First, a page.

Since dropping its conference opener a month and a half ago, Southern California has played like a national title contender. Before getting caught up in any national title hype, though, it needs to first win the Pac-10.
The seventh-ranked Trojans look to win their sixth straight game on Saturday when they host No. 21 California -- another one-loss Pac-10 team.
USC (7-1, 5-1) has won a share of the last six Pac-10 titles, and owns a half-game lead atop the conference over the Golden Bears (6-2, 4-1) and Oregon State.
The Beavers upset the then-No. 1 Trojans 27-21 on Sept. 25, and USC has been taking out its frustration from that loss on each opponent since.
The Trojans have outscored their last five opponents 207-27, posting shutouts in three of the last four. In last Saturday's 56-0 win over Washington, USC had 18 first downs and 325 yards of total offense in the first half, compared to two first downs and 35 yards for the Huskies.
With the victory, the Trojans improved to 24-0 in November games since Pete Carroll was hired as coach in 2001.
Despite its resounding victory over the Huskies, USC dropped two places to seven in the BCS standings. Carroll isn't worrying about the BCS race, instead trying to keep his team focused on winning the Pac-10.
"If we were measuring it right up to this point, we're playing the best," Carroll said. "We've got a big finish here coming up against really good teams and good coaches. To this point, we're right up there. We've had good fortune with the teams we've played as well.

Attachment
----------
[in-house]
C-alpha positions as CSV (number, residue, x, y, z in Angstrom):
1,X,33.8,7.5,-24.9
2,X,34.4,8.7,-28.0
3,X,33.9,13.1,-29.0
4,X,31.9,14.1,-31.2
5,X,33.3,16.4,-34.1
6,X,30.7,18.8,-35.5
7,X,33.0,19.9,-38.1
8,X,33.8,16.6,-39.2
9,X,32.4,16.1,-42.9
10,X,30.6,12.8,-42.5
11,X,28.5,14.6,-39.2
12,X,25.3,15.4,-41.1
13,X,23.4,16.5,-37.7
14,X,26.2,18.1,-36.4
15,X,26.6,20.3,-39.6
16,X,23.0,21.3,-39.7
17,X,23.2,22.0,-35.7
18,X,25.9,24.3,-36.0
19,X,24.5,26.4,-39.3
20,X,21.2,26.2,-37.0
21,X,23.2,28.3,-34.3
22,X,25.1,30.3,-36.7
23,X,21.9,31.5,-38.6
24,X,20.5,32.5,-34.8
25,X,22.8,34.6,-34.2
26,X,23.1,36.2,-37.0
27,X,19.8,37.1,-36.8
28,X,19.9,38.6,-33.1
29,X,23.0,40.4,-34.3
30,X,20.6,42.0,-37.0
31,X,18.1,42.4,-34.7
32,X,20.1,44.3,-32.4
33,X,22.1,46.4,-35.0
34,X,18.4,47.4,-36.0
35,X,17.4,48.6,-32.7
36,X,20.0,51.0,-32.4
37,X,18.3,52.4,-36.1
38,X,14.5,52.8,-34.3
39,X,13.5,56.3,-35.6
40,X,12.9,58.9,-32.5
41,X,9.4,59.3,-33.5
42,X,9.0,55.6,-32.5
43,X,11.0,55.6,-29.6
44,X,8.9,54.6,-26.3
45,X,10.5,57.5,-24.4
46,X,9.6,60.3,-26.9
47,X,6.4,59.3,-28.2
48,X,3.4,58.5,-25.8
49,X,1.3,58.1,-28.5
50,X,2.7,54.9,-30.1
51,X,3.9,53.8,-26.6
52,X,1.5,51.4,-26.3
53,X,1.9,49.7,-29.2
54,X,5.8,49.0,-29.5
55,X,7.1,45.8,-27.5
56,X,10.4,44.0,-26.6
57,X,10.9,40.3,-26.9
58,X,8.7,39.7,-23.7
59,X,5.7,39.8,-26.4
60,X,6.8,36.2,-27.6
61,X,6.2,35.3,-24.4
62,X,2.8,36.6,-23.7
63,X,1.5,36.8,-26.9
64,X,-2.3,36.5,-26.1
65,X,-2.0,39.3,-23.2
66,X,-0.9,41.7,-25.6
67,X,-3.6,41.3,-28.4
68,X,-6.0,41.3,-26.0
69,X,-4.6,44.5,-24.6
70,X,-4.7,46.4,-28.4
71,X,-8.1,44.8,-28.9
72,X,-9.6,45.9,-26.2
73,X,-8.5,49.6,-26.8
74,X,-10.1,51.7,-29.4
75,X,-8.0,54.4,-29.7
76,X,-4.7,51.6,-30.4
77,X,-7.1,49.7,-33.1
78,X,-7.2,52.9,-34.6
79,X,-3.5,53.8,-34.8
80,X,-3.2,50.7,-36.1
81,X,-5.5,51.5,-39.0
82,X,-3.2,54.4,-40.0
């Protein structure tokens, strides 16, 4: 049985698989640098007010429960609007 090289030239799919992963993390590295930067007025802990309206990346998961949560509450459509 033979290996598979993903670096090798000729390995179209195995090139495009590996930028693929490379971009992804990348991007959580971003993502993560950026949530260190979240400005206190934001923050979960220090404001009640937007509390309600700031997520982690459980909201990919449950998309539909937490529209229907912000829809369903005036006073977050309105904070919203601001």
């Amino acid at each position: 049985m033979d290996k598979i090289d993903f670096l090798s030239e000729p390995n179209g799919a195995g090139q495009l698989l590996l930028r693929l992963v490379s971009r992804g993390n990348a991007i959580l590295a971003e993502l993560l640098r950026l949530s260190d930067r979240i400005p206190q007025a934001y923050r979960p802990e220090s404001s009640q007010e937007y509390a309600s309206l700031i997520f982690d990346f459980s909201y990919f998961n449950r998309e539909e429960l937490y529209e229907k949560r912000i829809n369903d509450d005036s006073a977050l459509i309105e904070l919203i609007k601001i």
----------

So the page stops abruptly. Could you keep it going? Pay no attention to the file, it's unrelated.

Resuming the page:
"If we can get this win, squeeze out the next couple, we have a chance to be right in the thick of things in that consideration. Most importantly for us is to win this conference. That's what we're trying to get done. It's always been our goal."
The Bears have won four of five, and are coming off a sloppy 26-16 win over then-No. 23 Oregon last Saturday in a rainstorm, as Cal turned the ball over five times.
Nate Longshore passed for 136 yards and a touchdown in place of Kevin Riley, who suffered a concussion on a vicious hit late in the first quarter.
California coach Jeff Tedford said Friday that Longshore would make his third start of the season and Riley will be available. Longshore started for the Bears in 2006 and 2007, but lost his job in training camp this year to Riley.
Longshore has thrown for 375 yards, two touchdowns and four interceptions in two career starts against the Trojans -- both losses.
The Trojans are first in the Football Bowl Subdivision in total defense (211.6 yards per game), scoring defense (7.1 points per game) and opponent passer rating (82.3). They have held their last three opponents to a combined 488 yards and have forced seven turnovers.
"We set a goal at the beginning of the season to swarm to the ball on every play, keep our intensity up," USC linebacker Rey Maualuga said. "Our best defensive play is still ahead of us."
The Trojans' offense has been just as sharp, as quarterback Mark Sanchez leads the Pac-10 with 22 passing touchdowns, 1,884 yards and a 163.3 passer rating.
USC defeated Cal 24-17 last season, and has won four straight in the series since a 34-31 loss on Set. 27, 2003. The Trojans have also won the last three meetings at the Los Angeles Coliseum, where they have won 42 of their last 43 games overall.
Top 25 Overview
USC has taken no prisoners since losing to Oregon State on Sept. 25, outscoring foes 214-20. The Trojans are 24-0 in November under Pete Carroll. Cal has won four of its past five games, including a win over No. 24 Oregon last week.